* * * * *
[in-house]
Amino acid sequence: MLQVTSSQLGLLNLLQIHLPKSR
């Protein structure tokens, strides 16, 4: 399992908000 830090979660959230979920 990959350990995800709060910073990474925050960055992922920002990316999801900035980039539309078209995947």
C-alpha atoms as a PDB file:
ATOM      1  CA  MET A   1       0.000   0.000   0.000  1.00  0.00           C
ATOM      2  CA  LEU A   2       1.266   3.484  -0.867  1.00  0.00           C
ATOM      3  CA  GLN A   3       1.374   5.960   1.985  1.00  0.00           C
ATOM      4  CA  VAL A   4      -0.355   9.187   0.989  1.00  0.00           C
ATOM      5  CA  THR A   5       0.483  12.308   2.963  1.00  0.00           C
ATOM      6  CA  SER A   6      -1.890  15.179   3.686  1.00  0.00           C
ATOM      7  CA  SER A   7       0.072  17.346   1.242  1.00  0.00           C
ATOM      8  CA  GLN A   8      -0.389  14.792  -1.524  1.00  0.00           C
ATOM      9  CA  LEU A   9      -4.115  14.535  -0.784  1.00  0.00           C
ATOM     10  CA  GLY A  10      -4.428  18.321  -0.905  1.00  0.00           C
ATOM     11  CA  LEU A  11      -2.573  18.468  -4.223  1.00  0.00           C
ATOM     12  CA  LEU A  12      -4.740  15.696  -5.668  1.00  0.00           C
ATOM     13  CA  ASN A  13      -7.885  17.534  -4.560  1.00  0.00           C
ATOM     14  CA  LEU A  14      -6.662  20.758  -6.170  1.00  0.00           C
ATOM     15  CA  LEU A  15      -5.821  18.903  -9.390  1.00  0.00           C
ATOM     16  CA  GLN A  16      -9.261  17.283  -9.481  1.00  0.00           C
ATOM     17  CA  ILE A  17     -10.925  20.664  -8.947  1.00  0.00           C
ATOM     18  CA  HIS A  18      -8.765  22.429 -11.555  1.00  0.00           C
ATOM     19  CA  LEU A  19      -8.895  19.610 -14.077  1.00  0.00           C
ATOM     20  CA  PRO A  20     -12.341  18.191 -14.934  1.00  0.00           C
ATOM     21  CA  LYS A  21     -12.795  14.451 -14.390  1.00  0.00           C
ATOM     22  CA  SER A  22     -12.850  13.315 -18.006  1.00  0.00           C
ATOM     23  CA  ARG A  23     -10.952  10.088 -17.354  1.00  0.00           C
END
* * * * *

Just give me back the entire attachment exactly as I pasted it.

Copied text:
[in-house]
Amino acid sequence: MLQVTSSQLGLLNLLQIHLPKSR
């Protein structure tokens, strides 16, 4: 399992908000 830090979660959230979920 990959350990995800709060910073990474925050960055992922920002990316999801900035980039539309078209995947």
C-alpha atoms as a PDB file:
ATOM      1  CA  MET A   1       0.000   0.000   0.000  1.00  0.00           C
ATOM      2  CA  LEU A   2       1.266   3.484  -0.867  1.00  0.00           C
ATOM      3  CA  GLN A   3       1.374   5.960   1.985  1.00  0.00           C
ATOM      4  CA  VAL A   4      -0.355   9.187   0.989  1.00  0.00           C
ATOM      5  CA  THR A   5       0.483  12.308   2.963  1.00  0.00           C
ATOM      6  CA  SER A   6      -1.890  15.179   3.686  1.00  0.00           C
ATOM      7  CA  SER A   7       0.072  17.346   1.242  1.00  0.00           C
ATOM      8  CA  GLN A   8      -0.389  14.792  -1.524  1.00  0.00           C
ATOM      9  CA  LEU A   9      -4.115  14.535  -0.784  1.00  0.00           C
ATOM     10  CA  GLY A  10      -4.428  18.321  -0.905  1.00  0.00           C
ATOM     11  CA  LEU A  11      -2.573  18.468  -4.223  1.00  0.00           C
ATOM     12  CA  LEU A  12      -4.740  15.696  -5.668  1.00  0.00           C
ATOM     13  CA  ASN A  13      -7.885  17.534  -4.560  1.00  0.00           C
ATOM     14  CA  LEU A  14      -6.662  20.758  -6.170  1.00  0.00           C
ATOM     15  CA  LEU A  15      -5.821  18.903  -9.390  1.00  0.00           C
ATOM     16  CA  GLN A  16      -9.261  17.283  -9.481  1.00  0.00           C
ATOM     17  CA  ILE A  17     -10.925  20.664  -8.947  1.00  0.00           C
ATOM     18  CA  HIS A  18      -8.765  22.429 -11.555  1.00  0.00           C
ATOM     19  CA  LEU A  19      -8.895  19.610 -14.077  1.00  0.00           C
ATOM     20  CA  PRO A  20     -12.341  18.191 -14.934  1.00  0.00           C
ATOM     21  CA  LYS A  21     -12.795  14.451 -14.390  1.00  0.00           C
ATOM     22  CA  SER A  22     -12.850  13.315 -18.006  1.00  0.00           C
ATOM     23  CA  ARG A  23     -10.952  10.088 -17.354  1.00  0.00           C
END